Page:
(b)  In a decree of divorce or annulment, the court shall award to a spouse the following real and personal property, wherever situated, as the separate property of the spouse:

(1)  property that was acquired by the spouse while domiciled in another state and that would have been the spouse’s separate property if the spouse had been domiciled in this state at the time of acquisition; or

(2)  property that was acquired by the spouse in exchange for real or personal property and that would have been the spouse’s separate property if the spouse had been domiciled in this state at the time of acquisition.

(c)  In a decree of divorce or annulment, the court shall confirm the following as the separate property of a spouse if partitioned or exchanged by written agreement of the spouses:

(1)  income and earnings from the spouses’ property, wages, salaries, and other forms of compensation received on or after January 1 of the year in which the suit for dissolution of marriage was filed; or

(2)  income and earnings from the spouses’ property, wages, salaries, and other forms of compensation received in another year during which the spouses were married for any part of the year.

Here is a recent story, similar to the W.C. Fields case,where a mistress is ordered to pay her dead lover’s wife:

Kathie O’Keefe, a former lounge singer turned political activist, spent two “happy” decades with another woman’s husband and now she’s being ordered to pay up.

When her former lover, Jack McCarthy, died 16 months ago at age 78, O’Keefe made a claim against the estate of the wealthy real estate broker.

O’Keefe, 69, wanted a watch and ring he had given her, and the $200,000 she said he promised her.

Not only was O’Keefe turned down, but McCarthy’s wife of 30 years, Margaret, turned the tables and sued.

Now, according to a court ruling in favor of Margaret McCarthy, O’Keefe owes $200,000, to her dead lover’s family.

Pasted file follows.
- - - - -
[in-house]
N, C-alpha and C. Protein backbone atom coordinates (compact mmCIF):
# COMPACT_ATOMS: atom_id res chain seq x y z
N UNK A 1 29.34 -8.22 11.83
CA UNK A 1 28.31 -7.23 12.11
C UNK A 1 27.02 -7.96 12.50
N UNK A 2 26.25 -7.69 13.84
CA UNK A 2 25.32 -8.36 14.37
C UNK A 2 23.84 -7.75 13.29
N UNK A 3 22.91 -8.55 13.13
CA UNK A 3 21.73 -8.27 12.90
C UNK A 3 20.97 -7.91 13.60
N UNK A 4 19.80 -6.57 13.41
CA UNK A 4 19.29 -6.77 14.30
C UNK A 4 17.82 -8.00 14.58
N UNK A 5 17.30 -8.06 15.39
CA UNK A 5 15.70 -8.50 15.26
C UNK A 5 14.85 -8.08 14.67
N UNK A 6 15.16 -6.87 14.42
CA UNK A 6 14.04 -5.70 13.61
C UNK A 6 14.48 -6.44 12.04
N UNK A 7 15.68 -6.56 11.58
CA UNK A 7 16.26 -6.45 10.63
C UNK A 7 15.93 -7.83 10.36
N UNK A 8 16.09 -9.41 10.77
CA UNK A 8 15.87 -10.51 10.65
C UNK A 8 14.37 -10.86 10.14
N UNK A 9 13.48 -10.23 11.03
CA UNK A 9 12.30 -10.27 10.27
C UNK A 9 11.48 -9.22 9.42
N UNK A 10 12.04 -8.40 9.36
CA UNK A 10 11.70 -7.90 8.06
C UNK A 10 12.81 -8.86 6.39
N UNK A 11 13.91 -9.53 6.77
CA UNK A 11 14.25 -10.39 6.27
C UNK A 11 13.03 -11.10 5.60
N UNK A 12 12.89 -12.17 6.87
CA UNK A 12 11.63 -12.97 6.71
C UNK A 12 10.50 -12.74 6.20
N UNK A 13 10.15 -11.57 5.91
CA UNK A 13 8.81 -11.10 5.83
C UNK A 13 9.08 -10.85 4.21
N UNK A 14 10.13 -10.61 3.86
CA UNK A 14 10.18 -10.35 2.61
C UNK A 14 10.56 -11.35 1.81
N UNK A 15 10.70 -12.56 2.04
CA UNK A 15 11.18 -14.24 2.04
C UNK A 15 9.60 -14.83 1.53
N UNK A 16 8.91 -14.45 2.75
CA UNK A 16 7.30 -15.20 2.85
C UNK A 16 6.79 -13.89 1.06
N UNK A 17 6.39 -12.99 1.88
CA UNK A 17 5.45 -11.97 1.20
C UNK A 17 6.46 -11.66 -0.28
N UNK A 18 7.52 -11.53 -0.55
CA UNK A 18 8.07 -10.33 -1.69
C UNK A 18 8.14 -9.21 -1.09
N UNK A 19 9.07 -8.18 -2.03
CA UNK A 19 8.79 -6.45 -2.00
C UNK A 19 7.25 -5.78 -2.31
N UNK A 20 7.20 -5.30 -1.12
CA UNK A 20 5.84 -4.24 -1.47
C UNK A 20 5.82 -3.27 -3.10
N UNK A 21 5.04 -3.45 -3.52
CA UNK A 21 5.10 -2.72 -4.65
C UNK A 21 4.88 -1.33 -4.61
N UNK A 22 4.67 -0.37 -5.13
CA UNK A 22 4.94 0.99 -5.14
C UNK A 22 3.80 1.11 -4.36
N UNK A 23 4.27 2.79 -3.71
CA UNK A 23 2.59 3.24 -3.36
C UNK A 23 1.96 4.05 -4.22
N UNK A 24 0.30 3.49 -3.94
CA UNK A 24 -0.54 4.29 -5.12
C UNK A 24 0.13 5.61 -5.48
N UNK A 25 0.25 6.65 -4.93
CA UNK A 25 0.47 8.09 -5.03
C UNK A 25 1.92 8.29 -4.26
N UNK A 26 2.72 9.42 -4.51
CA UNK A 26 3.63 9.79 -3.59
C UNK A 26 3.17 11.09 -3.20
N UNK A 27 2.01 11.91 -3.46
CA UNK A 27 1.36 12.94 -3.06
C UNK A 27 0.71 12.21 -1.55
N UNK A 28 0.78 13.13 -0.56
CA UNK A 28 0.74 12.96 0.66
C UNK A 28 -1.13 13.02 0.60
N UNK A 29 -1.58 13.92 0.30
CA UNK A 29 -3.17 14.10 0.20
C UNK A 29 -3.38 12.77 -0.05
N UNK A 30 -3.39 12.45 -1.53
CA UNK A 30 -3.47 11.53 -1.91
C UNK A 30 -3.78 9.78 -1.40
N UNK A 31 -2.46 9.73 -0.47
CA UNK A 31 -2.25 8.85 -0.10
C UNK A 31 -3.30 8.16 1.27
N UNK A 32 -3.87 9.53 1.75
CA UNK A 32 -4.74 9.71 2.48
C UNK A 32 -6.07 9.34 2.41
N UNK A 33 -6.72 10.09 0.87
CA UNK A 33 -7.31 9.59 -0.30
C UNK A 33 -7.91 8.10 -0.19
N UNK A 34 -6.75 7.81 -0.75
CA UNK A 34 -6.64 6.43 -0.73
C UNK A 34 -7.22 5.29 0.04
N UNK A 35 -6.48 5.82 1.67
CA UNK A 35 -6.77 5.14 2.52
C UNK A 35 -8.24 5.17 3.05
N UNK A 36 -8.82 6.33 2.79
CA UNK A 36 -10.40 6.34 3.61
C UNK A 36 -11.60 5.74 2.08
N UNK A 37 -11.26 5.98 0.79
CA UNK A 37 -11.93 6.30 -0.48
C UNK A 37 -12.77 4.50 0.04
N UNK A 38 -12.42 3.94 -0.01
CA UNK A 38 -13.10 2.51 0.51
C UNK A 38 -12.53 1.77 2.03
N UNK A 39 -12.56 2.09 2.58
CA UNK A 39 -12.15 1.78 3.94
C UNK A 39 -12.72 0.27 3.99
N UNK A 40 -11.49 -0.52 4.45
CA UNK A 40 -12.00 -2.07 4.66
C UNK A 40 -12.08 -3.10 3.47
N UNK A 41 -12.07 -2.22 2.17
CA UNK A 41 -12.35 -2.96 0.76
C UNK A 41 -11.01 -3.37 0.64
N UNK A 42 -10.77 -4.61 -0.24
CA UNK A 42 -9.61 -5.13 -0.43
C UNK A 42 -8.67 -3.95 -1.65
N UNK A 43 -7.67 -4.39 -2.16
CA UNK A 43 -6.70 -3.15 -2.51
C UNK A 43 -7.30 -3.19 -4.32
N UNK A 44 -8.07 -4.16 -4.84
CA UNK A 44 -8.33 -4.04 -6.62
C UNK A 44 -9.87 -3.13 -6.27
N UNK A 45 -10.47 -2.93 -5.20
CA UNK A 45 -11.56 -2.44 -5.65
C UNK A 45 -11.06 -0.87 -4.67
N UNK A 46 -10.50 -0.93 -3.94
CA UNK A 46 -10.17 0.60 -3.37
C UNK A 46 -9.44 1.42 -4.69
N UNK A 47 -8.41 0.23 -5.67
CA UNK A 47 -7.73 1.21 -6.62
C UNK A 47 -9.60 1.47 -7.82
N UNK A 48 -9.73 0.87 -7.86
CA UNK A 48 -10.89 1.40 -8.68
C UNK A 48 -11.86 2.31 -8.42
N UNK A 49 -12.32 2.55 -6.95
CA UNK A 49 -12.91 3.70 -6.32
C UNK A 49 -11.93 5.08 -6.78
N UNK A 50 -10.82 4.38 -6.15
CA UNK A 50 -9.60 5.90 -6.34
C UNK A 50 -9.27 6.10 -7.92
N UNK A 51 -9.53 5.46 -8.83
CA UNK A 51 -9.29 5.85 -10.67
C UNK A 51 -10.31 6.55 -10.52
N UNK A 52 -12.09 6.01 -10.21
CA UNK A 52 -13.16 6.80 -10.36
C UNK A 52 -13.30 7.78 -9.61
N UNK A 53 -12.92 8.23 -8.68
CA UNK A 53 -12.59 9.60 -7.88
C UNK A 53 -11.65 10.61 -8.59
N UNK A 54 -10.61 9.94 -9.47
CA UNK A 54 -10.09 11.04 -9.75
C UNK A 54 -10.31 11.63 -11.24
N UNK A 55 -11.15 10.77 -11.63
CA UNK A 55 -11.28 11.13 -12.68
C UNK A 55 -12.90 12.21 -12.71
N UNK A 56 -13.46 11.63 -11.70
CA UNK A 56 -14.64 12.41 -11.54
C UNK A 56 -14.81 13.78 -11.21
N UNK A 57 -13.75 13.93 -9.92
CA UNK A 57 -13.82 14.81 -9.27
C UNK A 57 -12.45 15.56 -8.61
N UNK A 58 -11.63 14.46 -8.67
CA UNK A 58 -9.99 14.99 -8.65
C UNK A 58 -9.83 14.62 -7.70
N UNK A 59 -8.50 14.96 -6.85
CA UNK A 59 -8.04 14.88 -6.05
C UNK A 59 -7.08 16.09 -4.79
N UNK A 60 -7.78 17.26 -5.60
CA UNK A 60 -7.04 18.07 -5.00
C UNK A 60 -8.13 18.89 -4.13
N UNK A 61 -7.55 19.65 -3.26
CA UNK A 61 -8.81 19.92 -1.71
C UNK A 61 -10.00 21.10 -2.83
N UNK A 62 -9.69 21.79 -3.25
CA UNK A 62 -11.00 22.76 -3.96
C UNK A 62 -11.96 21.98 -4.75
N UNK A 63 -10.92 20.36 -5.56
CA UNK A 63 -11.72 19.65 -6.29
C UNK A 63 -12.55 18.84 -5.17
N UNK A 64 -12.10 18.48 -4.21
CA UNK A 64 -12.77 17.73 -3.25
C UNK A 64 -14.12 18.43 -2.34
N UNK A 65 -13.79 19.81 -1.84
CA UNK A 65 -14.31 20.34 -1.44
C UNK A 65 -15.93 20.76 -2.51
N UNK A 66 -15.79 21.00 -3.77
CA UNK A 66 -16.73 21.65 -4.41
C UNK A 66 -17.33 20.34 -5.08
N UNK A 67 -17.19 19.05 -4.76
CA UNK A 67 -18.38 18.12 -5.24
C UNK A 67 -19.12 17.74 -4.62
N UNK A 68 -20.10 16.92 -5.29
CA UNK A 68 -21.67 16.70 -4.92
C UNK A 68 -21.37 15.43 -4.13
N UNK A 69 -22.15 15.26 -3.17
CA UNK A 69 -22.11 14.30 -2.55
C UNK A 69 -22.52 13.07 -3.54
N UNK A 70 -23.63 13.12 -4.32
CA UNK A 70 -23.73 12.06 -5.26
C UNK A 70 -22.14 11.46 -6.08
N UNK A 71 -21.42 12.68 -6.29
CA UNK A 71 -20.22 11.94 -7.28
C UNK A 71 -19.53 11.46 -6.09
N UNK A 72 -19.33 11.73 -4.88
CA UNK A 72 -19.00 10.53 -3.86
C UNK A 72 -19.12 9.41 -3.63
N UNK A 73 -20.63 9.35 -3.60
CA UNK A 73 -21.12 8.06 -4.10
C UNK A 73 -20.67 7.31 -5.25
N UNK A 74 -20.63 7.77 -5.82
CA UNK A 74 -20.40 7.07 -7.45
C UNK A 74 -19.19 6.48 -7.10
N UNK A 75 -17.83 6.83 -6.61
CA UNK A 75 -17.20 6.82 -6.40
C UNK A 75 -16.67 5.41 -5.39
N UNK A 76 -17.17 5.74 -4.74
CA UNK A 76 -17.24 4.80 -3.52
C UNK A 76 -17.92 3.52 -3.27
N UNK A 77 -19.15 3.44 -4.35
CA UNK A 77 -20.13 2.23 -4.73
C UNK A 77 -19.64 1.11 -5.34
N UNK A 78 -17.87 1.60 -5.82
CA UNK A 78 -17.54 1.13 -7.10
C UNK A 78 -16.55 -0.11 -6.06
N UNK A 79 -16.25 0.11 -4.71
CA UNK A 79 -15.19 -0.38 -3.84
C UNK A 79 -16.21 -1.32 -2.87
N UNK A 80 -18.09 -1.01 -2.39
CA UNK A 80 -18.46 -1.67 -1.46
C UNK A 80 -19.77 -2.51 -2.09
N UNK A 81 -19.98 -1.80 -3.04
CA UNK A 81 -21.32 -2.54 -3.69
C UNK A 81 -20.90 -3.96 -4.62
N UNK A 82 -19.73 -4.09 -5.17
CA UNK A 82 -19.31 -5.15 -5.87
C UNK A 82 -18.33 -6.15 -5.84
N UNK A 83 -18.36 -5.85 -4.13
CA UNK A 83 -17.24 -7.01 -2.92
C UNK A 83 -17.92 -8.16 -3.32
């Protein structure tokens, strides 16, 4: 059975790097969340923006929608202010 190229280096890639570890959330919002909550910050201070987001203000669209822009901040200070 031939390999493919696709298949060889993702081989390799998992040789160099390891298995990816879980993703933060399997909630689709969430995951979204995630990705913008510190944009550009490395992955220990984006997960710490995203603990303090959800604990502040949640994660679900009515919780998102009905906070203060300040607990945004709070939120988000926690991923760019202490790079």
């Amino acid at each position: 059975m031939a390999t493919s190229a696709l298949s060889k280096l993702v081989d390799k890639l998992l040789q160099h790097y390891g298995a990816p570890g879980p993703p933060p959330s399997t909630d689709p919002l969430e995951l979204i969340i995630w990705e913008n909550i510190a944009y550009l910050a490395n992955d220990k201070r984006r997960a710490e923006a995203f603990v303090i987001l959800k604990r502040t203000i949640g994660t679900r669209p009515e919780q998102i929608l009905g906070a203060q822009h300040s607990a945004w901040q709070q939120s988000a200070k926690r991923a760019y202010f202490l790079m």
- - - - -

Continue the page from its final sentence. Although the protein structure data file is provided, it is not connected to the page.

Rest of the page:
“I was really shocked,” O’Keefe said on ABCNEWS’ Good Morning America. “I thought of it as a nuisance suit and I didn’t think they had a chance of actually getting a judgment against me,” she said.

McCarthy’s wife relied on an obscure 90-year-old Washington law that forced O’Keefe to account for all the gifts and money he’d ever given her — and pay it all back in cash.

“It doesn’t matter to me if it’s $200,000 or $2 million,” she said. “I didn’t do anything wrong. It was Jack who broke the law and I don’t think I should be punished for the sins of a dead man,” she said.

George Smith, O’Keefe’s lawyer, said the court’s ruling now exposes every extra-marital partner in the area to serious financial risk.

“The old law says, and it’s still in effect, that one spouse cannot gift community property to an individual without the consent of the other spouse,” Smith said. “I think the girlfriend should look at the heading on the check, and if it says, ‘the account of Mr. and Mrs.,’ she’s got problems coming down the road.”

The McCarthy estate demanded $400,000, but after the court ruling, both parties reached a settlement.

The McCarthy estate’s lawyer, Kurt Olson, said things might have been different for O’Keefe if she had what she claimed McCarthy promised in writing.